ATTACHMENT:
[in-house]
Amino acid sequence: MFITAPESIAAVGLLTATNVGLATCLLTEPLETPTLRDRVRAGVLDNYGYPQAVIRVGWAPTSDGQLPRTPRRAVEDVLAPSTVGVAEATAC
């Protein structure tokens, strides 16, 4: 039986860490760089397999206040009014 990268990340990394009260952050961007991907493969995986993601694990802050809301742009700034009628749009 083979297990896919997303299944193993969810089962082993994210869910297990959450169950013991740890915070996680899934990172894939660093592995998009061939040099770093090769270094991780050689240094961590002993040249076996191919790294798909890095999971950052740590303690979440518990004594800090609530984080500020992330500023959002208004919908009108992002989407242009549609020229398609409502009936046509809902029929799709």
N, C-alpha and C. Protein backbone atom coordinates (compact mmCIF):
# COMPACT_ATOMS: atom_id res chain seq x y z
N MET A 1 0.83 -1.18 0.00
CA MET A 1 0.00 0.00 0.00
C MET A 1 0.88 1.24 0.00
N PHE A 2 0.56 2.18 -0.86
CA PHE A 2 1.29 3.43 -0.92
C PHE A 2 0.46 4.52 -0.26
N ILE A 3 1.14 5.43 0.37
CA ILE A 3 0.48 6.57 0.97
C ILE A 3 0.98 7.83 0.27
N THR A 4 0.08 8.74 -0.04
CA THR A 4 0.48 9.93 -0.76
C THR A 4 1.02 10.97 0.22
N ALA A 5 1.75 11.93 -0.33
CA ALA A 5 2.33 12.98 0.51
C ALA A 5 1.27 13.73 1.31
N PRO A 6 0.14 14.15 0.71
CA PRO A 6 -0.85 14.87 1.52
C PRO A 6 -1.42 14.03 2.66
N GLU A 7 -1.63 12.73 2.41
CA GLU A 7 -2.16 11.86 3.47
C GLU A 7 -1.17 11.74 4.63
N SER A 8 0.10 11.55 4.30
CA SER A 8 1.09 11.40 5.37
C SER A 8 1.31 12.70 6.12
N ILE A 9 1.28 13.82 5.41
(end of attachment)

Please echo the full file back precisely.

[in-house]
Amino acid sequence: MFITAPESIAAVGLLTATNVGLATCLLTEPLETPTLRDRVRAGVLDNYGYPQAVIRVGWAPTSDGQLPRTPRRAVEDVLAPSTVGVAEATAC
């Protein structure tokens, strides 16, 4: 039986860490760089397999206040009014 990268990340990394009260952050961007991907493969995986993601694990802050809301742009700034009628749009 083979297990896919997303299944193993969810089962082993994210869910297990959450169950013991740890915070996680899934990172894939660093592995998009061939040099770093090769270094991780050689240094961590002993040249076996191919790294798909890095999971950052740590303690979440518990004594800090609530984080500020992330500023959002208004919908009108992002989407242009549609020229398609409502009936046509809902029929799709």
N, C-alpha and C. Protein backbone atom coordinates (compact mmCIF):
# COMPACT_ATOMS: atom_id res chain seq x y z
N MET A 1 0.83 -1.18 0.00
CA MET A 1 0.00 0.00 0.00
C MET A 1 0.88 1.24 0.00
N PHE A 2 0.56 2.18 -0.86
CA PHE A 2 1.29 3.43 -0.92
C PHE A 2 0.46 4.52 -0.26
N ILE A 3 1.14 5.43 0.37
CA ILE A 3 0.48 6.57 0.97
C ILE A 3 0.98 7.83 0.27
N THR A 4 0.08 8.74 -0.04
CA THR A 4 0.48 9.93 -0.76
C THR A 4 1.02 10.97 0.22
N ALA A 5 1.75 11.93 -0.33
CA ALA A 5 2.33 12.98 0.51
C ALA A 5 1.27 13.73 1.31
N PRO A 6 0.14 14.15 0.71
CA PRO A 6 -0.85 14.87 1.52
C PRO A 6 -1.42 14.03 2.66
N GLU A 7 -1.63 12.73 2.41
CA GLU A 7 -2.16 11.86 3.47
C GLU A 7 -1.17 11.74 4.63
N SER A 8 0.10 11.55 4.30
CA SER A 8 1.09 11.40 5.37
C SER A 8 1.31 12.70 6.12
N ILE A 9 1.28 13.82 5.41